No in­car­cer­a­tion for Har­bour Grace’s for­mer town man­ager

The Compass - - NEWS - BY AN­DREW ROBIN­SON ed­i­tor@cb­n­com­

Har­bour Grace’s for­mer town man­ager will not be in­car­cer­ated for tak­ing over $10,000 from the mu­nic­i­pal­ity.

Lisa Char­maine Car­roll — also known as Lisa Pike — pleaded guilty Thurs­day to breach of public trust and theft over $5,000. The Crown agreed to con­di­tion­ally with­draw a se­cond theft-re­lated charge.

Judge Jacqueline Brazil gave Car­roll a sus­pended sen­tence and 12 months pro­ba­tion. The 48-year-old woman wept out­side the court­room im­me­di­ately af­ter the judge an­nounced her de­ci­sion.

Crown prose­cu­tor Natalie Payne was look­ing for a three­month con­di­tional sen­tence, not­ing Car­roll was in a po­si­tion of trust and her ac­tions im­pacted the com­mu­nity. She said a mes­sage needs to be sent that such ac­tions are not tol­er­ated and high­lighted the fact these ad­min­is­tra­tive crimes are no­tice­ably com­mon­place in New­found­land and Labrador.

Ac­cord­ing to the agreed state­ment of facts, Pike kept the cash from four bank de­posits she was sup­posed to make for the town be­tween De­cem­ber 2015 and Jan­uary 2016. That fig­ure ex­ceeded $10,400.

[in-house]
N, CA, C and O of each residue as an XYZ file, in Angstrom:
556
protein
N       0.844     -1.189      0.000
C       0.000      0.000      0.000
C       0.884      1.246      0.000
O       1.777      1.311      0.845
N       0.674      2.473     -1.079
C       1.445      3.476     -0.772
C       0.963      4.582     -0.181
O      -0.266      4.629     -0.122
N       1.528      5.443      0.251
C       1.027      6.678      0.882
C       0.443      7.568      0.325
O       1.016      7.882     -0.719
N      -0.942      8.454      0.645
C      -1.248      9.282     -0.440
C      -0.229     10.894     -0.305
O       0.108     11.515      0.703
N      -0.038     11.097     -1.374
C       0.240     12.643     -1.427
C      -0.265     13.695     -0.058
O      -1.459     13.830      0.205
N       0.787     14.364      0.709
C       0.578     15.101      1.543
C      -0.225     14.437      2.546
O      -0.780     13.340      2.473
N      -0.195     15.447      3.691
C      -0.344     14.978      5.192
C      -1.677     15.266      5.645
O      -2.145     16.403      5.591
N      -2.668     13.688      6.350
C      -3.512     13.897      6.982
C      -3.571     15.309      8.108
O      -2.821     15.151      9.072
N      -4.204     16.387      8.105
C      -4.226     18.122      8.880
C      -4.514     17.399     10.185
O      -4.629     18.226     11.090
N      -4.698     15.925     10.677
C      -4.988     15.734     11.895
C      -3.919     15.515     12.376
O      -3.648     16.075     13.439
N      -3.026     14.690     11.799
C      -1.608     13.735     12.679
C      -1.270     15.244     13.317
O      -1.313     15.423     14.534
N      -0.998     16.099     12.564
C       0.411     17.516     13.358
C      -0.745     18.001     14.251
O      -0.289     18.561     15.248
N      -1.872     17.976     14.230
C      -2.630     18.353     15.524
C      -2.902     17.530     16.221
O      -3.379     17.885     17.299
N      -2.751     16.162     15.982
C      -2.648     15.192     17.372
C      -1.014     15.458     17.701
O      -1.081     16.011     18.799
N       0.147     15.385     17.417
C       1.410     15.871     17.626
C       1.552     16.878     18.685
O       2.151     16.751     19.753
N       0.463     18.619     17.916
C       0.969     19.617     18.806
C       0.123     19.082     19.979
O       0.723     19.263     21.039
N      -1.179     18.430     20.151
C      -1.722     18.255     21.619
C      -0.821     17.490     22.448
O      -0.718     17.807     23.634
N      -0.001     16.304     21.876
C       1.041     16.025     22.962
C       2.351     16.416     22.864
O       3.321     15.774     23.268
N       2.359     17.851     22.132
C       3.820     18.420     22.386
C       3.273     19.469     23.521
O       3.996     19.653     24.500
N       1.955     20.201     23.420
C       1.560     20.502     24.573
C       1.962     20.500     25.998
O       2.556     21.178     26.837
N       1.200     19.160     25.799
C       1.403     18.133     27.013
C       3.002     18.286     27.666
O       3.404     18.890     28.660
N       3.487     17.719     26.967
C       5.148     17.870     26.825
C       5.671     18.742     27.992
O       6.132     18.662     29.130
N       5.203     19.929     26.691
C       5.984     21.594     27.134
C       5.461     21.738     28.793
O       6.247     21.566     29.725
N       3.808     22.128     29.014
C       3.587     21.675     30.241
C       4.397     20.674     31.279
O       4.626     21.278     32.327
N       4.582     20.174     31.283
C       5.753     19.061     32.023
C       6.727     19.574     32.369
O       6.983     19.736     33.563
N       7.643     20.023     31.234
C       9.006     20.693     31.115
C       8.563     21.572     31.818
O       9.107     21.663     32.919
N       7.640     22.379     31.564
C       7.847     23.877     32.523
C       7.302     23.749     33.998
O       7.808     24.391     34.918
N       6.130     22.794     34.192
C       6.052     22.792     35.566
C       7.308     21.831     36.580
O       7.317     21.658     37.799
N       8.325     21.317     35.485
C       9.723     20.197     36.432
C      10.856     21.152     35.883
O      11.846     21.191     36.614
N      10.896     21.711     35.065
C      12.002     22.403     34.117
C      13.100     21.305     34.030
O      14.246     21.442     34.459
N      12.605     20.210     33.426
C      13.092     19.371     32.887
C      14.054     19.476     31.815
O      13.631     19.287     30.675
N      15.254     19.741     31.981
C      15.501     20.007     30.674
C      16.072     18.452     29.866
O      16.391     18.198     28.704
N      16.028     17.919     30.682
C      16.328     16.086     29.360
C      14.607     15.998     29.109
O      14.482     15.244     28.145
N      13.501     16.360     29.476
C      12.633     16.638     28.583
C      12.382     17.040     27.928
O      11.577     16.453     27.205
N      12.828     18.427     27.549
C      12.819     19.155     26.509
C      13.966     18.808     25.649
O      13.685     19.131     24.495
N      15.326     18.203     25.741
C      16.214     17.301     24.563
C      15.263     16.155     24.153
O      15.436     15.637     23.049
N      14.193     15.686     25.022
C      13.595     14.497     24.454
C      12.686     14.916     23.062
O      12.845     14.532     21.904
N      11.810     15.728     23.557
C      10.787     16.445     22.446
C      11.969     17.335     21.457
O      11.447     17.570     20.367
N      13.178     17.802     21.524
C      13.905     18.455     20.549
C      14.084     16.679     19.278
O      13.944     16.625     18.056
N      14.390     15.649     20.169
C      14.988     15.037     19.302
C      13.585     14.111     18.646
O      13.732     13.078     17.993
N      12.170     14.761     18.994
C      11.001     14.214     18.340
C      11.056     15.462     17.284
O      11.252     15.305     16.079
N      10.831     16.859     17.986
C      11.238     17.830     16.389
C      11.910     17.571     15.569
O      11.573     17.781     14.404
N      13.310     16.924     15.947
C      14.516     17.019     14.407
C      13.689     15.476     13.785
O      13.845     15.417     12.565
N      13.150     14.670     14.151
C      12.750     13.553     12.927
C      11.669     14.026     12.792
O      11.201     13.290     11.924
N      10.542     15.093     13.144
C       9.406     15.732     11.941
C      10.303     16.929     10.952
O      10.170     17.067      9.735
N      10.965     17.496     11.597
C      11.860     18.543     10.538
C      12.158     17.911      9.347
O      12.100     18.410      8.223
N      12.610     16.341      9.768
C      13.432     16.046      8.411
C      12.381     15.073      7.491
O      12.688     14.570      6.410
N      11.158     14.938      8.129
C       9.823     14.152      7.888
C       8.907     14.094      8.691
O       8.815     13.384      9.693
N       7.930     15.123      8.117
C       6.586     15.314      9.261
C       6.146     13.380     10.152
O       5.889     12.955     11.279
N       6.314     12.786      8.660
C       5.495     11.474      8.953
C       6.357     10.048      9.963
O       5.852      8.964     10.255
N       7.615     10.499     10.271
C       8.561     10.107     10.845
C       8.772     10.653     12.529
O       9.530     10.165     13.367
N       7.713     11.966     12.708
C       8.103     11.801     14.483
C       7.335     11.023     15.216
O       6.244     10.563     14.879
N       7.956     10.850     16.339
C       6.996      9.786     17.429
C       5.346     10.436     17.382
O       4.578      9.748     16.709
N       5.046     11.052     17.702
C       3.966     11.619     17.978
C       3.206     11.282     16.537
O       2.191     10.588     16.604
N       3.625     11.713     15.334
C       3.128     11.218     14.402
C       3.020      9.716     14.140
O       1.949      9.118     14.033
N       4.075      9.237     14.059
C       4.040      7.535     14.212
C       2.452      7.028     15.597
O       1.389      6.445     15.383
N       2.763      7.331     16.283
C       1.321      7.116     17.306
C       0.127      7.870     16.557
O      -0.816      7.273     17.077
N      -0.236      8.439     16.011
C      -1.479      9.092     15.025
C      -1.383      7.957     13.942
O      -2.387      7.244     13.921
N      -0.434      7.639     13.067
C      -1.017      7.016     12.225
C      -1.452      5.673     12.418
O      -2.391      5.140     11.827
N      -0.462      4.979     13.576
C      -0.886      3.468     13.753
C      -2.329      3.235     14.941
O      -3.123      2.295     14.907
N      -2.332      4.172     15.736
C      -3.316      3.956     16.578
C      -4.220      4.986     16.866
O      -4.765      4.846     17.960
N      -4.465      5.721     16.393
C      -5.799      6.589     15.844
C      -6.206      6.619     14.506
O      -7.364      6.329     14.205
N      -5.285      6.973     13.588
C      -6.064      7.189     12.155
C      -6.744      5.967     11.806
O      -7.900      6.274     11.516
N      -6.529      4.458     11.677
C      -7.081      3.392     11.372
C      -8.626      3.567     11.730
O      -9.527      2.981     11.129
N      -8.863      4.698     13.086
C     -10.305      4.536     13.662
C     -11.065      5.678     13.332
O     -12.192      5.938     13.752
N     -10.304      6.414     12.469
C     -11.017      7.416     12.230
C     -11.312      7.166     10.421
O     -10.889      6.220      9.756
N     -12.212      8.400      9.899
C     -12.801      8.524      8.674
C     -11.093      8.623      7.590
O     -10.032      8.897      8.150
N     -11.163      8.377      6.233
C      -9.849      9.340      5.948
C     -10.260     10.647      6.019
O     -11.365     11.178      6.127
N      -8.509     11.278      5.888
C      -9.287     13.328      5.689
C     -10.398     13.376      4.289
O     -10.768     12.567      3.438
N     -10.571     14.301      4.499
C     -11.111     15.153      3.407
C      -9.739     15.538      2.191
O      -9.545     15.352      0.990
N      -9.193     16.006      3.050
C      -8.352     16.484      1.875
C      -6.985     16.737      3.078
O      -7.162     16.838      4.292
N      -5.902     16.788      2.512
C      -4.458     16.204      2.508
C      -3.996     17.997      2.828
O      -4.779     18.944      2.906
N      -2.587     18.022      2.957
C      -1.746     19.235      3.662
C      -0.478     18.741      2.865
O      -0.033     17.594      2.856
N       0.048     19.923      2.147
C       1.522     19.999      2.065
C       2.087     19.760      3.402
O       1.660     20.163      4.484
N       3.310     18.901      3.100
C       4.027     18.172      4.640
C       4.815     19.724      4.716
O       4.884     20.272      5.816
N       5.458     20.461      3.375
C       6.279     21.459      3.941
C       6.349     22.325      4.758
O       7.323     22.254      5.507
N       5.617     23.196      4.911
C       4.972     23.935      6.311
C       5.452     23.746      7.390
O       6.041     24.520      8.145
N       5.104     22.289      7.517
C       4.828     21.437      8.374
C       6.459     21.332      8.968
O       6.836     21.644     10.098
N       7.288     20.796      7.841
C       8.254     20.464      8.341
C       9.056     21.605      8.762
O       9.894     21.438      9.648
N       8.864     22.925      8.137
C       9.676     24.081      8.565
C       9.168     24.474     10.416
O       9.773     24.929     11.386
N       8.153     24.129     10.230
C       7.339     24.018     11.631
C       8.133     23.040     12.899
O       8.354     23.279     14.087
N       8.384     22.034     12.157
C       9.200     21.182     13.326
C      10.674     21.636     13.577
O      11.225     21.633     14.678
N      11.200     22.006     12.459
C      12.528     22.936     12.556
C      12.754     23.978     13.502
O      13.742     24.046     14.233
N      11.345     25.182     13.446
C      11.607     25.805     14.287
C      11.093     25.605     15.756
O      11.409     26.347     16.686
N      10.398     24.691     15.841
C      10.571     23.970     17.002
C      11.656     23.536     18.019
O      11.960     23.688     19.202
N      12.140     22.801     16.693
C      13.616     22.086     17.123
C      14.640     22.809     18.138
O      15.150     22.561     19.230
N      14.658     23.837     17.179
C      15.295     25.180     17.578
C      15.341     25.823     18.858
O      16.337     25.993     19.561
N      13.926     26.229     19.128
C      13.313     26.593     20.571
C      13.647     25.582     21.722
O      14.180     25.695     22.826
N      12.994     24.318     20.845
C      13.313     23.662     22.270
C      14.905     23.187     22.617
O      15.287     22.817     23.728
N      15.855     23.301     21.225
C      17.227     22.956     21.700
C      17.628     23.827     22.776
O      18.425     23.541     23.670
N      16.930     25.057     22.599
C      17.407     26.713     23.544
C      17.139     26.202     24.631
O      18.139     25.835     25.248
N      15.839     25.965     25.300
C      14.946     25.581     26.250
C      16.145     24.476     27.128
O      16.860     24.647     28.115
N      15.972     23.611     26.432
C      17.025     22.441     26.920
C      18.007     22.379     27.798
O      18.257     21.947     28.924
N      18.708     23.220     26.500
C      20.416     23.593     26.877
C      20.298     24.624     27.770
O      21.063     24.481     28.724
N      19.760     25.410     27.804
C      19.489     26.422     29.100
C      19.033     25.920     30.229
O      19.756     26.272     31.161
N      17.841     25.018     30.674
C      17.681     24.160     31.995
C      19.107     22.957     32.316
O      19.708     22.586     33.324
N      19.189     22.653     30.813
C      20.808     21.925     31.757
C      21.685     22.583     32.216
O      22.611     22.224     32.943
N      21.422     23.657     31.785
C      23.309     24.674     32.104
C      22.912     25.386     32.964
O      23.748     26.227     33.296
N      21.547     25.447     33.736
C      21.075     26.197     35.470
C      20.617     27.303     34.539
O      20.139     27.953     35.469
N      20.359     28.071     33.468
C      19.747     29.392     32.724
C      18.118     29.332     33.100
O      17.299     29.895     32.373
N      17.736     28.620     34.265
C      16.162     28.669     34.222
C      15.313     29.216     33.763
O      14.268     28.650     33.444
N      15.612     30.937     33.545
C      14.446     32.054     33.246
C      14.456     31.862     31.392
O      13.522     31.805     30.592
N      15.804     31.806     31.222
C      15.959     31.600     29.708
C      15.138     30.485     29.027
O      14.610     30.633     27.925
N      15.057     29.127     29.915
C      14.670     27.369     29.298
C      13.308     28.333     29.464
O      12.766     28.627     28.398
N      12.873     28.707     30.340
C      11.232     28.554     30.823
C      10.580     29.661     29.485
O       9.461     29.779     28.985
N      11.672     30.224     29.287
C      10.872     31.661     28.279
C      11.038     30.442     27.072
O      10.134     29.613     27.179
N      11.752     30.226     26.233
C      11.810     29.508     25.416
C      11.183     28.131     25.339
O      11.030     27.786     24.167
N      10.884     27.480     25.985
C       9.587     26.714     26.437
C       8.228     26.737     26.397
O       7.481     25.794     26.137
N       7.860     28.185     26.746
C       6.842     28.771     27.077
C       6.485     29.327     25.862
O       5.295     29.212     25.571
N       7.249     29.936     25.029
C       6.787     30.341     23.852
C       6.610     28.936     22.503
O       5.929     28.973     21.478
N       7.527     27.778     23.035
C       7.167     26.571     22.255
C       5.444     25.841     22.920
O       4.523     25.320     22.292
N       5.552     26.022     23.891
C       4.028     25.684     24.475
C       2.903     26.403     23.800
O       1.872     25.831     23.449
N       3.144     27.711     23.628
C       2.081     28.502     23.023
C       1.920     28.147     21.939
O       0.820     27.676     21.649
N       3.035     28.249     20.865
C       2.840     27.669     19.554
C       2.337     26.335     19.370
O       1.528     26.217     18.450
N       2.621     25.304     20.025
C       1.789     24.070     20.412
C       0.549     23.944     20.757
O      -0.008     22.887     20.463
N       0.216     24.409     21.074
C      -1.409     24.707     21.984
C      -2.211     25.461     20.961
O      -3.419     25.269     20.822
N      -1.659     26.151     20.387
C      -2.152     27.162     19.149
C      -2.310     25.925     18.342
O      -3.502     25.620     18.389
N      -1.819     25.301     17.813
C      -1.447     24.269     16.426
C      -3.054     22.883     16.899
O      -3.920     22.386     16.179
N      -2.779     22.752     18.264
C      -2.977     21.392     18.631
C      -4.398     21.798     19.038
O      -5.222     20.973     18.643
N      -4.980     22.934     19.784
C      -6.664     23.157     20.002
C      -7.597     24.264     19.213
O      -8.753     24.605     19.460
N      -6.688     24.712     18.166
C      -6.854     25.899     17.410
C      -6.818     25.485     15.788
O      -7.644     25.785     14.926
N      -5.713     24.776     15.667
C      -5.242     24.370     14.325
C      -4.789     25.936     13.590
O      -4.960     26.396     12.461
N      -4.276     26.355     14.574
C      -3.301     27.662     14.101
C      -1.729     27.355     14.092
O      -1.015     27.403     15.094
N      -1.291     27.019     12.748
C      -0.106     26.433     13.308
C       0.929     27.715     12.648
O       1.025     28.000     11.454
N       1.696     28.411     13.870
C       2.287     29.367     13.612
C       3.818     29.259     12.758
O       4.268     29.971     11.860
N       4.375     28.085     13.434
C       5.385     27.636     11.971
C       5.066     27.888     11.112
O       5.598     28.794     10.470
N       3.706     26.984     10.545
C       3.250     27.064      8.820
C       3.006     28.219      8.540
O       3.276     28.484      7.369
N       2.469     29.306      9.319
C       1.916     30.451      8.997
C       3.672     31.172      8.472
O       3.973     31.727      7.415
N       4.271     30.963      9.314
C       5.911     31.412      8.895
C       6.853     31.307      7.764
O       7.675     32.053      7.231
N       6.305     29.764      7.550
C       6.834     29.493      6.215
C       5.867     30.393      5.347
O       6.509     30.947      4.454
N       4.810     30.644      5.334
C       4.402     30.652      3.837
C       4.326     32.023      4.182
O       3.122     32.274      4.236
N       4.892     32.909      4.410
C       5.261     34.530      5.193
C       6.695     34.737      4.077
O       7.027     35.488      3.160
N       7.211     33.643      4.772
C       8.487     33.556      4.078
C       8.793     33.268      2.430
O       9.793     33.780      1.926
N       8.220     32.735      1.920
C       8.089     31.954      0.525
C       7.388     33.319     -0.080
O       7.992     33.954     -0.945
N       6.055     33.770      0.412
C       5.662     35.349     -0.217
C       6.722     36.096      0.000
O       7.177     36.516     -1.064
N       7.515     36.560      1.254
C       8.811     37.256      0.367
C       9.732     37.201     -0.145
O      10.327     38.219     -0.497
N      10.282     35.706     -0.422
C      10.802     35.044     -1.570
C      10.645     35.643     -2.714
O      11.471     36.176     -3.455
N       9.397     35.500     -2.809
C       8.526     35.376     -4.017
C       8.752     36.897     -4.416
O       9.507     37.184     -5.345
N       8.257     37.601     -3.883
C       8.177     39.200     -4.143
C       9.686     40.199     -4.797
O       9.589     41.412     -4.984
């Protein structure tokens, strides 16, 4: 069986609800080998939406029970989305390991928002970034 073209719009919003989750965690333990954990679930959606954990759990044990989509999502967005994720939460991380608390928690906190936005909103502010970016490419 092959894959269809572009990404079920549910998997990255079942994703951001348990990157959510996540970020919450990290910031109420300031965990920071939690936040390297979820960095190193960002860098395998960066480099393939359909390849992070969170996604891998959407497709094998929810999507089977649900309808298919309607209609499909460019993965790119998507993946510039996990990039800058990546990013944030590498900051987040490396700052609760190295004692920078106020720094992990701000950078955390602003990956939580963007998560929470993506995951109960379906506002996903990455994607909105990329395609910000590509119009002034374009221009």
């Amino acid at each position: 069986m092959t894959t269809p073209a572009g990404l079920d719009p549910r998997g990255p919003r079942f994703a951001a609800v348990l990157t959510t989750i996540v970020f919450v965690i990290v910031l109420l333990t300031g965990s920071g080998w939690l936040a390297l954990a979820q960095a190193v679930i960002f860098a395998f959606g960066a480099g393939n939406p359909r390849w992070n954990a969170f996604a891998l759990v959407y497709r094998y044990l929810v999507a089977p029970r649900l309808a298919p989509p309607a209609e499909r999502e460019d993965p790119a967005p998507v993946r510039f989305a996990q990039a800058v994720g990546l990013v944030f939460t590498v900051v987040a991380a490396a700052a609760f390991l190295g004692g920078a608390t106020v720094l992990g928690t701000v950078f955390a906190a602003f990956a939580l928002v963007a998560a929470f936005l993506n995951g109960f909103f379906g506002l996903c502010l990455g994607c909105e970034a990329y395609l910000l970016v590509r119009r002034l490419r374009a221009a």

Brazil felt the mit­i­gat­ing fac­tors in this case were sig­nif­i­cant. As soon as the town con­fronted her, Car­roll ad­mit­ted guilt and said she would pay the town back. She also ad­mit­ted guilt to po­lice and paid back the cash owed to the town im­me­di­ately fol­low­ing her ar­rest in early Fe­bru­ary. Car­roll did not have a crim­i­nal record.

A town em­ployee no­ticed those de­posits were miss­ing in mid-Jan­uary and con­tacted the town’s ac­coun­tant, who ver­i­fied some­thing was amiss. That em­ployee then filled in Mayor Terry Barnes, who ar­ranged a spe­cial coun­cil meet­ing to con­front Car­roll. She started work­ing for the town in May 2014 and re­signed at the spe­cial meet­ing in Jan­uary.

Ap­par­ently, this was not the first time an issue with Car­roll’s han­dling of bank de­posits was no­ticed. The agreed state­ment of facts noted in June of last year two bank de­posits were found to be miss­ing. Car­roll agreed to cover the amount that’s was miss­ing, but denied tak­ing the money. Ac­cord­ing to the agreed state­ment of facts, the town did not con­tact po­lice about those bank de­posits.

When po­lice first ques­tioned her, Car­roll said she started tak­ing those de­posits in De­cem­ber to cover what was owed to the town for the miss­ing de­posits from June. She has paid off that debt. De­fence lawyer Rosellen Sul­li­van em­pha­sized her client paid that debt solely out of ac­knowl­edged re­spon­si­bil­ity as the town man­ager to look af­ter such de­posits.

A resti­tu­tion or­der is also in ef­fect for credit card pur­chases Car­roll made that did not fall un­der town busi­ness. She has three months to pay the town $748 and 30 days to look af­ter a $400 vic­tim fine sur­charge.


Lisa Car­roll re­ceived a sus­pended sen­tence last week at pro­vin­cial court in Har­bour Grace.

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